The link between entrepreneurship and economic growth has long been theoretically recognized (e.g., Schumpeter, 1934). Empirically, studies based on self-employment rates or on the Global Entrepreneurship Monitor database have begun to establish the key role that entrepreneurship plays in national economic growth (e.g., Blanchflower, 2000; Carree, van Stel, Thurik, & Wennekers, 2002; van Stel et al., 2005; Zacharakis, Bygrave, & Shepherd, 2000). Additionally, research has more specifically demonstrated that, among other ways, entrepreneurs affect national economic growth through the introduction of innovations and new products or processes (Acs & Audretsch, 2003), increasing competition (Nickell, 1996), and the creating of knowledge spillovers (Audretsch & Feldman, 1996; Audretsch & Keilbach, 2004).
Despite these studies validating a relationship between entrepreneurial activity and economic growth, it is still rather unclear how nations, through specific governmental policy, might stimulate entrepreneurial activity. One possible option for policy makers is to involve the country in regional economic integration. Economic integration, largely achieved through regional trade agreements (RTAs), is an increasingly common phenomenon occurring aeross the globe (World Bank, 2005). RTAs are defined as actions taken by governments to liberalize or facilitate trade on a regional basis, oftentimes through the creation of free-trade areas and customs unions (Levy, 2006). Following the theory of comparative advantage among nations (Scharpf, 1996), integration is expected to boost competition, promote growth in certain industries, and positively impact national economies (Krugman & Obstfeld, 2002; Rose, 2000; Rose & Van Wincoop, 2001).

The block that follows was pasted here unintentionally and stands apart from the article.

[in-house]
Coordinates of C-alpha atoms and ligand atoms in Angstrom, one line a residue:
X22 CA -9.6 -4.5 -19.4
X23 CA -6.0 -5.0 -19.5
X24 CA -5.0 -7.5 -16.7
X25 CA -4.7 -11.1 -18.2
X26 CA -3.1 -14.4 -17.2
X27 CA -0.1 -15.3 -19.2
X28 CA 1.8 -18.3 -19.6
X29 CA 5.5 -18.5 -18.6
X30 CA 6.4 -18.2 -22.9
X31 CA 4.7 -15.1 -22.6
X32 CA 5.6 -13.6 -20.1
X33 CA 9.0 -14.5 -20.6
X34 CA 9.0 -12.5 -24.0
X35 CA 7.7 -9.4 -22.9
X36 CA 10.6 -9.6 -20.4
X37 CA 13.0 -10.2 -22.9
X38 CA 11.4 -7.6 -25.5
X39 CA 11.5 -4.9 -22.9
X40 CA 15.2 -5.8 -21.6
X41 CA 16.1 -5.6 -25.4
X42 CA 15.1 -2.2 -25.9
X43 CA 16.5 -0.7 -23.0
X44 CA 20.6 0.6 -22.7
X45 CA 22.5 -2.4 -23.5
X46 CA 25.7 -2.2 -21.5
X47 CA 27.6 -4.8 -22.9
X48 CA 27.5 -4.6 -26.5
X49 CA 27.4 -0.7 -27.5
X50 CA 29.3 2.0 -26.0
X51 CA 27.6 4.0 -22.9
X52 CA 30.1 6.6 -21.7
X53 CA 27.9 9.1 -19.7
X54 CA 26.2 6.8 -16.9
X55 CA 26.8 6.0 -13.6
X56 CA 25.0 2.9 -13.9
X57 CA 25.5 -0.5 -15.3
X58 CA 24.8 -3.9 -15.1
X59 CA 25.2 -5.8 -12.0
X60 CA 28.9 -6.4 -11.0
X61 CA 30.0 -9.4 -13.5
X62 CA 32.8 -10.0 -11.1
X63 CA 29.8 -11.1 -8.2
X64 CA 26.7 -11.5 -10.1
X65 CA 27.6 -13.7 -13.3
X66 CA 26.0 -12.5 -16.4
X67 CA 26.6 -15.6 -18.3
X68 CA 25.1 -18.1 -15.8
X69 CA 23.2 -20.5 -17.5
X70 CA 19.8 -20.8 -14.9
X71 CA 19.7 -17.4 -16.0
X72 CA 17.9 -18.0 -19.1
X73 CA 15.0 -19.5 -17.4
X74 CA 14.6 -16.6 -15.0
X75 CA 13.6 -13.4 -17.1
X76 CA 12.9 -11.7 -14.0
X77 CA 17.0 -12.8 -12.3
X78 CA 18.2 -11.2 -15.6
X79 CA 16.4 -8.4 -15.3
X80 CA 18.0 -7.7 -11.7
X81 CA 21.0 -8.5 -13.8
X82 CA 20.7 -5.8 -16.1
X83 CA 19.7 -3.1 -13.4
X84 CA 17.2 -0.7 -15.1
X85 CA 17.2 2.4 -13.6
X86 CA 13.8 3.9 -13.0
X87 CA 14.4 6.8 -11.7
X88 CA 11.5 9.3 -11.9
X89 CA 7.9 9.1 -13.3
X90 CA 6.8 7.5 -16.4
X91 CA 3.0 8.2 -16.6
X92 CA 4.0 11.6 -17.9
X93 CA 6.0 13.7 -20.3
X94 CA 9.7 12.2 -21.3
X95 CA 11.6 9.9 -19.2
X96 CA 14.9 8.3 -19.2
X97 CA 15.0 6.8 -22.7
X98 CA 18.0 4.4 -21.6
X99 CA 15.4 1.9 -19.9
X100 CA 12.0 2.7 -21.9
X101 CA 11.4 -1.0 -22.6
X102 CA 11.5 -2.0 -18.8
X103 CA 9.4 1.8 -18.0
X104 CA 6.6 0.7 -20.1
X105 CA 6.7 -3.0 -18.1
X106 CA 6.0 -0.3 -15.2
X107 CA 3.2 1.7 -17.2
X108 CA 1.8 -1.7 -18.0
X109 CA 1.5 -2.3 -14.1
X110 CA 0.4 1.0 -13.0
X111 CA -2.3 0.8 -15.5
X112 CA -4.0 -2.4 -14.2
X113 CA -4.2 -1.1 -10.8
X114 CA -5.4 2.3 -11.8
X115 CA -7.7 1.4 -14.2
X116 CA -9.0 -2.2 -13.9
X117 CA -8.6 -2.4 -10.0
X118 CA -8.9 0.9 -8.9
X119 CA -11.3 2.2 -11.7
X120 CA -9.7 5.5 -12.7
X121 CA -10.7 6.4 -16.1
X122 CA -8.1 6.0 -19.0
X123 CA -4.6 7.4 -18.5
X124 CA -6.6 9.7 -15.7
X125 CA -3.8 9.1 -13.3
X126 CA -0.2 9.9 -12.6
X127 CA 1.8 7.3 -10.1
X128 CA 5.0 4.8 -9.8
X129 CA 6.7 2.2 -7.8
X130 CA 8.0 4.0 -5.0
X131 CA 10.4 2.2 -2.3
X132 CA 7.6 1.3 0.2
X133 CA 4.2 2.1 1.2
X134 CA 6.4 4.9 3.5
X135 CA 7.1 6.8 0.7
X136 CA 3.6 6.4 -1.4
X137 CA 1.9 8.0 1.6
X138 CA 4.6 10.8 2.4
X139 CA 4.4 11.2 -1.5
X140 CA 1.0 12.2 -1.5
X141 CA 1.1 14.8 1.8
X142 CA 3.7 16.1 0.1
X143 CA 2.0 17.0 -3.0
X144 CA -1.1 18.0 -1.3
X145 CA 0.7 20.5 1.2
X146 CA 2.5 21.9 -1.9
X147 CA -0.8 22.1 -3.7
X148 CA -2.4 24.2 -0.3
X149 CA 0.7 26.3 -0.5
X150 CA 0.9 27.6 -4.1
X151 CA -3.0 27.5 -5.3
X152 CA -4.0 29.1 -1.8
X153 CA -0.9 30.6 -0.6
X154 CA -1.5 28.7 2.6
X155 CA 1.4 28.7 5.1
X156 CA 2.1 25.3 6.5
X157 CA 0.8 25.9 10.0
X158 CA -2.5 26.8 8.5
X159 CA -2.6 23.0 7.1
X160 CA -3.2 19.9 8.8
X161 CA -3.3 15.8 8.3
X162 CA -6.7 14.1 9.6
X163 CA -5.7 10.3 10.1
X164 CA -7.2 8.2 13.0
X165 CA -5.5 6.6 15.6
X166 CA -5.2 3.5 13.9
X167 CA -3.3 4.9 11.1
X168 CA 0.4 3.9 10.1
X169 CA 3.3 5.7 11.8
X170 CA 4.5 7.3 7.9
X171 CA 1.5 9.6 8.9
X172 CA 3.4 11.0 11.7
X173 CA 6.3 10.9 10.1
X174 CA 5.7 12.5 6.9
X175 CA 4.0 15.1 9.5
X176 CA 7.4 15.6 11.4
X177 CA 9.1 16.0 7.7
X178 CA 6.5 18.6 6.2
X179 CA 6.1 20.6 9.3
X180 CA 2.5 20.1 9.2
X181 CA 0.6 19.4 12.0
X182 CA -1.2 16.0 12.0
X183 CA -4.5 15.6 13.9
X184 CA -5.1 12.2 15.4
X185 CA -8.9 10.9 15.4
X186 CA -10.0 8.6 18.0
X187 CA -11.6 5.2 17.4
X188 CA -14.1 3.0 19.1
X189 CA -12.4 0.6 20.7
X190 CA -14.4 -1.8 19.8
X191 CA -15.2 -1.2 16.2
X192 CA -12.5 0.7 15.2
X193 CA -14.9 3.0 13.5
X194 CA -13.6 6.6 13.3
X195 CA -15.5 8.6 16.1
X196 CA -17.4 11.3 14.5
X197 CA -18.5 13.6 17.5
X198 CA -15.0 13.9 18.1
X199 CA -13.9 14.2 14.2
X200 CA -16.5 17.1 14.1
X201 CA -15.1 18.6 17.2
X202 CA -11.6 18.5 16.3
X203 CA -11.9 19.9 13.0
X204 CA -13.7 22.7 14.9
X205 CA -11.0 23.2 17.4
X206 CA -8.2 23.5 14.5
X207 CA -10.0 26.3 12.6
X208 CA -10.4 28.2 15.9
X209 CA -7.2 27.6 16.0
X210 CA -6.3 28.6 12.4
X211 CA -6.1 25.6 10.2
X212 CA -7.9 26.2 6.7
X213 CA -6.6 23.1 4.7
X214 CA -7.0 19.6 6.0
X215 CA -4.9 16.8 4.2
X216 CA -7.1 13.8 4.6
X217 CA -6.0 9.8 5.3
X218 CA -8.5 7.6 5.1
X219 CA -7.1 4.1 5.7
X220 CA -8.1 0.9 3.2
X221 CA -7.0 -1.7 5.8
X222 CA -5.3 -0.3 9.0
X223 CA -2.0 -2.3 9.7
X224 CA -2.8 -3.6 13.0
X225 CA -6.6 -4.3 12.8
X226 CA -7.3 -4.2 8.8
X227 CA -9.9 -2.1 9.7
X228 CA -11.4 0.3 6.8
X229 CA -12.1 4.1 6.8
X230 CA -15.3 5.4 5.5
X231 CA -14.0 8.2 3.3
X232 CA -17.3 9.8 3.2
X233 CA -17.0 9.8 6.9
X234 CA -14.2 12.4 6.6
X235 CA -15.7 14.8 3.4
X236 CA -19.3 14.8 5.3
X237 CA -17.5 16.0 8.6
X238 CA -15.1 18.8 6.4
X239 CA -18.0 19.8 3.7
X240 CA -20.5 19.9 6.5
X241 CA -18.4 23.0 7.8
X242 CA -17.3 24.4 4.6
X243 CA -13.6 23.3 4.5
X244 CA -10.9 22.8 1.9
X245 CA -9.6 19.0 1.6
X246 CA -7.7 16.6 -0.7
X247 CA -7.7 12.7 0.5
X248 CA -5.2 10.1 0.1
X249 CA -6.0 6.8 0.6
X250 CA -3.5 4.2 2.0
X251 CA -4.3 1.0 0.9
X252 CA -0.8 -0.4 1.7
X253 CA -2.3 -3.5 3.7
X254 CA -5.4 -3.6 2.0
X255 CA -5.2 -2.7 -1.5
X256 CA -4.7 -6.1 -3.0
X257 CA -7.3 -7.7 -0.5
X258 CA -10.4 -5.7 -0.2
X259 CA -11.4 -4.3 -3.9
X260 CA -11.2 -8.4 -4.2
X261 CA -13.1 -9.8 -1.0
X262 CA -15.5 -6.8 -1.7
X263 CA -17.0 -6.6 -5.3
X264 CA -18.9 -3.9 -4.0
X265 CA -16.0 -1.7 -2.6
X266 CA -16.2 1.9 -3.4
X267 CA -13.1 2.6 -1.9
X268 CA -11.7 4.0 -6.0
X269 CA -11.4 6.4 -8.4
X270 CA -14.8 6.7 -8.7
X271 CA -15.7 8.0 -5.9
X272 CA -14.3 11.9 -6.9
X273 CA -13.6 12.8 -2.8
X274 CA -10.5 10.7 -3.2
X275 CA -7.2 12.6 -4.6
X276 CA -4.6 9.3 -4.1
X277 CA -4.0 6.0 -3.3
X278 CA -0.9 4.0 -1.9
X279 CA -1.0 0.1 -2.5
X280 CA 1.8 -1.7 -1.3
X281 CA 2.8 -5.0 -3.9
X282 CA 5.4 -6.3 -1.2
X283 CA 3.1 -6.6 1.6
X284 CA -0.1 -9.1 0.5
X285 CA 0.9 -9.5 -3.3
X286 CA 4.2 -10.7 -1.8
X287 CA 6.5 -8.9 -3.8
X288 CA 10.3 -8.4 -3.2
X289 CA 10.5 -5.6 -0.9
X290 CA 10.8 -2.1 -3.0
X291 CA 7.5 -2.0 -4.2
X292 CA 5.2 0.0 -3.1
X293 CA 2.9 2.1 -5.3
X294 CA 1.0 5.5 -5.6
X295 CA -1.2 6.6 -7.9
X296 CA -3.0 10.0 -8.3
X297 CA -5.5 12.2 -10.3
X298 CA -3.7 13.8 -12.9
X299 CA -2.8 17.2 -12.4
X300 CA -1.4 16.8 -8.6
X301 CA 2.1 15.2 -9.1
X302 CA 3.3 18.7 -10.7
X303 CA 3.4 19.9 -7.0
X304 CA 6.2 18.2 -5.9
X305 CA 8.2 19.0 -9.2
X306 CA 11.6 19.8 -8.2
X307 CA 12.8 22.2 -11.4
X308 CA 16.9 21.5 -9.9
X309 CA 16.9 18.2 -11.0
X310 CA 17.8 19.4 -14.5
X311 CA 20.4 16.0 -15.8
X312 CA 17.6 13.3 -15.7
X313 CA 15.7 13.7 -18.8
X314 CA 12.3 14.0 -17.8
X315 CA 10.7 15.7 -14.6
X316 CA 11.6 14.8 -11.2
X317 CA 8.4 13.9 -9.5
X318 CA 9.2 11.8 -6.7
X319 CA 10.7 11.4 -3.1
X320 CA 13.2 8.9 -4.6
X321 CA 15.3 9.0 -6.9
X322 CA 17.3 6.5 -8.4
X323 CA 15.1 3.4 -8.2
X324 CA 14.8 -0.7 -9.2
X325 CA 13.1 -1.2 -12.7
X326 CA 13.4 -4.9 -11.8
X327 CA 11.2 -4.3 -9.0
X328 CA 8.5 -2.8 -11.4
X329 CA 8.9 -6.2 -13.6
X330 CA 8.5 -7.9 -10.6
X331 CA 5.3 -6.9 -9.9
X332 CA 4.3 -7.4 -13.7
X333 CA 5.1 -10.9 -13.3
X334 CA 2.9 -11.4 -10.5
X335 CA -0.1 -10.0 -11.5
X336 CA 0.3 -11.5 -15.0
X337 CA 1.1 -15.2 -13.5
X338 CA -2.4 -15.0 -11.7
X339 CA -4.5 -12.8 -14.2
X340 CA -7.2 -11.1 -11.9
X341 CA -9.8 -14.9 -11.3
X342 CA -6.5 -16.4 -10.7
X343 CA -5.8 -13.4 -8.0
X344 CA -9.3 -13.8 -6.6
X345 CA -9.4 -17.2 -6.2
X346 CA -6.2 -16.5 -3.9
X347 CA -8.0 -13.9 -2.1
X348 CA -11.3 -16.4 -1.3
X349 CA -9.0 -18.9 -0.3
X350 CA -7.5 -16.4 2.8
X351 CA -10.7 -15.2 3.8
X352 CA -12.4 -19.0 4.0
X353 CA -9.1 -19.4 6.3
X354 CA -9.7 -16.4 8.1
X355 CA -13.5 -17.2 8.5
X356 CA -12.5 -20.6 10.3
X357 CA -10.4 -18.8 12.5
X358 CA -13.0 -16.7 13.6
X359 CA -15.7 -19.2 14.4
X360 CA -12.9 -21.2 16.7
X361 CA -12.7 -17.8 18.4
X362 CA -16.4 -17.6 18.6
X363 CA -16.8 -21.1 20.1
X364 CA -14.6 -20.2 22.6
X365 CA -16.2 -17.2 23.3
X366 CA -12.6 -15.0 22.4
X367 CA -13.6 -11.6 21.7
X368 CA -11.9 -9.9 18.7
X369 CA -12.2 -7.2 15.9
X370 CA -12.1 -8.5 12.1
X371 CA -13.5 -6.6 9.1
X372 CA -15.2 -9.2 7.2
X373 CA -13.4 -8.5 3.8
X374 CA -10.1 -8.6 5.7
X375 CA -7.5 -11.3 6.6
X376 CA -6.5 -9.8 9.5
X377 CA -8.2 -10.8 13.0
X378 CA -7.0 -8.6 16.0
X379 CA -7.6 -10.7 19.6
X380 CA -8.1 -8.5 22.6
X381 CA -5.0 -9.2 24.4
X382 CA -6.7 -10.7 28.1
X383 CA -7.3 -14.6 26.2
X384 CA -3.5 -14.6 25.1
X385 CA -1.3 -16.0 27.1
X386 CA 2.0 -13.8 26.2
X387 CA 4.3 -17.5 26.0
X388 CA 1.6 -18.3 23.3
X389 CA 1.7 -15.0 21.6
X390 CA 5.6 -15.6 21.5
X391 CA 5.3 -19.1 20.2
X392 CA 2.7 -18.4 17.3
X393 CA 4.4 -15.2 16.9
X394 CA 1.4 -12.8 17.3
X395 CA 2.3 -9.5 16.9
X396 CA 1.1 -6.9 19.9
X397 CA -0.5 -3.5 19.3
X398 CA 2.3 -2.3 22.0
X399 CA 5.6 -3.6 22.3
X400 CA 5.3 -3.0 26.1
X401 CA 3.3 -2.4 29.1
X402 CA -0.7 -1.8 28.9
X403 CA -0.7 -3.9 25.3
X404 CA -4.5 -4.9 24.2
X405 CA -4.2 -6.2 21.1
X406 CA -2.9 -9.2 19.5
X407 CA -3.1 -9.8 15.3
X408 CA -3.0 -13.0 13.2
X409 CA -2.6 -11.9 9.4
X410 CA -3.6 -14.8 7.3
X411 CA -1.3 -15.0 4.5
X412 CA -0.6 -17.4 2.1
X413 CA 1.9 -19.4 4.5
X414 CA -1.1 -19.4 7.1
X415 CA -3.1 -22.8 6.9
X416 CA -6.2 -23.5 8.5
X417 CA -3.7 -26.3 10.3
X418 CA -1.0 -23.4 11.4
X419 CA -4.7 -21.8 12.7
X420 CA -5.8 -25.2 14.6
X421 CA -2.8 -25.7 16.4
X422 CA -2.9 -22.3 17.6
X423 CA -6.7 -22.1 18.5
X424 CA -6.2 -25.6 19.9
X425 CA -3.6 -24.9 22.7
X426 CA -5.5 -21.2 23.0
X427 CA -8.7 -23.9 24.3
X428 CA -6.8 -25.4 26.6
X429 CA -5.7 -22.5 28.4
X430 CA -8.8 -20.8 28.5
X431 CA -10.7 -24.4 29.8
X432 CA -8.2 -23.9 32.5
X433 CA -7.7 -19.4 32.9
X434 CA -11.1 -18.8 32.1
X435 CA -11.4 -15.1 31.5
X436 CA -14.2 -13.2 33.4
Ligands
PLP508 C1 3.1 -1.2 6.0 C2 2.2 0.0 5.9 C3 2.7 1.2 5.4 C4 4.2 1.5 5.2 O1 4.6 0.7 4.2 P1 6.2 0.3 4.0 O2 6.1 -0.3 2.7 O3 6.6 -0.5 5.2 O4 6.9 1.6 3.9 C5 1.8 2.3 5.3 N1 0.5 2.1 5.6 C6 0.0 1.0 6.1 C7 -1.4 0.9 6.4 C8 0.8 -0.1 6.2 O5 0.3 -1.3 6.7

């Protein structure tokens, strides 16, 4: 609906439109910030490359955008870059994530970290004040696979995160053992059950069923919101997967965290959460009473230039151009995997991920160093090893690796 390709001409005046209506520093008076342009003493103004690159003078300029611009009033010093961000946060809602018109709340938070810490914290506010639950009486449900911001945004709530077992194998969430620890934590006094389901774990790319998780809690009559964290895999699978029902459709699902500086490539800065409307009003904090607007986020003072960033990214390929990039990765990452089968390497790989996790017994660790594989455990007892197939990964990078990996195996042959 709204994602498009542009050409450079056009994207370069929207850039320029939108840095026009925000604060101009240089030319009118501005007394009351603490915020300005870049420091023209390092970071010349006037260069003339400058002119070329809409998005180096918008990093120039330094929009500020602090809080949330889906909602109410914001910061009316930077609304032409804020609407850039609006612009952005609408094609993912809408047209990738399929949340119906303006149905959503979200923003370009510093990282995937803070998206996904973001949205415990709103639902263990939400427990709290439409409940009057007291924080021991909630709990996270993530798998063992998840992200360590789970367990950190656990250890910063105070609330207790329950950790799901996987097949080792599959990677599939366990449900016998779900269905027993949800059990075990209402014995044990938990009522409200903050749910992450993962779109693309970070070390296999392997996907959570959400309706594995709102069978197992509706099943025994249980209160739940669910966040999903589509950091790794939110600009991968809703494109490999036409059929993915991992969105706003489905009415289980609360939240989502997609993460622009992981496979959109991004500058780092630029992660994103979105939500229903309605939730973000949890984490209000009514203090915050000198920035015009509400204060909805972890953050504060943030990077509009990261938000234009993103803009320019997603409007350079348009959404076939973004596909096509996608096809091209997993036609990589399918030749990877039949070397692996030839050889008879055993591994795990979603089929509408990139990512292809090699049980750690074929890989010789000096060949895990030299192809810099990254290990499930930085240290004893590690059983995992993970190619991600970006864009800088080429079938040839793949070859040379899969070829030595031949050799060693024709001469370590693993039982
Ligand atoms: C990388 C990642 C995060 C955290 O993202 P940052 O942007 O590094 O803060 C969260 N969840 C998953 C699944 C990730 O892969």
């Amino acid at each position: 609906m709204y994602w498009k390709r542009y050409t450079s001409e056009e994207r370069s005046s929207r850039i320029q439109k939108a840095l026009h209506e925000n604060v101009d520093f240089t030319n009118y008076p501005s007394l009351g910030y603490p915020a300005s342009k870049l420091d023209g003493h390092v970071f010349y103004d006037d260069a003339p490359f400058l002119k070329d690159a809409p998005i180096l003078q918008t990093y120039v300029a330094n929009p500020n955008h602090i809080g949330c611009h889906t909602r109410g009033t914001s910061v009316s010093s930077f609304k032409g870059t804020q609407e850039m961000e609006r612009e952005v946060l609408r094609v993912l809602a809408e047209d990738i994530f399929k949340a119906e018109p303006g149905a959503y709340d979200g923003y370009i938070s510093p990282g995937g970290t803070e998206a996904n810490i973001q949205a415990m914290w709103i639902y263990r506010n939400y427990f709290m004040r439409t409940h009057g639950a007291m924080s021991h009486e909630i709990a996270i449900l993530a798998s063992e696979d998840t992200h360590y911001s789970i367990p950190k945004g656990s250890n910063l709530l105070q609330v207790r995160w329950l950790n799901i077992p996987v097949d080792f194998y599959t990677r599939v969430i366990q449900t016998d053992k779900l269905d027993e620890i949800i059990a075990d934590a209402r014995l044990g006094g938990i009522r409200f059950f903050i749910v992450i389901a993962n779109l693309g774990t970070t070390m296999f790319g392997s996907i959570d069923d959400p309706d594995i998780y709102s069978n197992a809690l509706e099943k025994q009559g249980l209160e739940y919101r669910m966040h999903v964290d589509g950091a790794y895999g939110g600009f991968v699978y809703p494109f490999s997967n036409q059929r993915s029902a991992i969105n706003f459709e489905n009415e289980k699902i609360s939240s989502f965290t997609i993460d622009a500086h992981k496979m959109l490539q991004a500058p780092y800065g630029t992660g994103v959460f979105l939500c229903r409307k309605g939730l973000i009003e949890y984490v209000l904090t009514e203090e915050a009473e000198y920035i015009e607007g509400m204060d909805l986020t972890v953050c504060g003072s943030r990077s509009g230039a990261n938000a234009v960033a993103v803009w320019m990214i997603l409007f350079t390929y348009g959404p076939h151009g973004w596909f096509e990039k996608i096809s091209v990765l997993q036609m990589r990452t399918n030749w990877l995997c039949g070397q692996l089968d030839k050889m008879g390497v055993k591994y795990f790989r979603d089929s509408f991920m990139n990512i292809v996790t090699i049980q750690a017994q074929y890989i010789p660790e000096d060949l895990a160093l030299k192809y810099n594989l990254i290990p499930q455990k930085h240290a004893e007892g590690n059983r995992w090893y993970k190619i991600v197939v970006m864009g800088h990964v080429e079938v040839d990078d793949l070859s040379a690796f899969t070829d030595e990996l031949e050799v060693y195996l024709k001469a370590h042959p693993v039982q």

Recent works in the entrepreneurship literature (e.g., Henderson, 2002; Minniti, 1999; Mitchell et al., 2002; Reynolds et al., 1999), have argued that multinational economic integration mechanisms may also promote entrepreneurship in similar ways. In other words, as countries enter greater levels of regional economic integration, entrepreneurs are encouraged, both inside and outside of established firms, to exploit opportunities in the new, broader marketplace (Bygrave & Minniti, 2000). Thus, entrepreneurship may act as a mediator or catalyst between integration policies and economic growth (Minniti). We contribute to this literature by suggesting that the adoption of a common market and a common currency are two key integration mechanisms that are positively associated with the level of cross-border VC investment occurring between involved countries and, therefore, to the entrepreneurial development within those associated countries. This is important because there is evidence that the behavior of venture capitalists is central to the increased levels of entrepreneurial activity occurring within and between nations by encouraging the flows of capital and ideas (Barry, 1994; Bygrave & Timmons, 1999; Kreft & Sobel, 2005; Manigart, 1994).
Venture capitalists have shown increasing interest in crossing borders to gain access to investment opportunities, as shown by the growing level of activity internationally. According to Gompers (2005), for example, half of new VC funds originate from nondomestic sources in Asia and Europe, while less than 10% of VC funds are nondomestic in the United States. Further, the share of VC inflows from nondomestic sources more than doubled in Europe from 1988 to 2003, while outflows almost quadrupled during the same time frame (Wright et al., 2005). Of course, the investment activity of venture capitalists is contingent on a number of institutional factors such as the development of stock markets and legal infrastructures within the target countries (Wright et al., 1993, 2005). …
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Publication information: Article title: The Impact of Economic Integration on Cross-Border Venture Capital Investments: Evidence from the European Union. Contributors: Alhorr, Hadi S. - Author, Moore, Curt B. - Author, Payne, G. Tyge - Author. Journal title: Entrepreneurship: Theory and Practice. Volume: 32. Issue: 5 Publication date: September 2008. Page number: 897+. © 2007 Baylor University. COPYRIGHT 2008 Gale Group.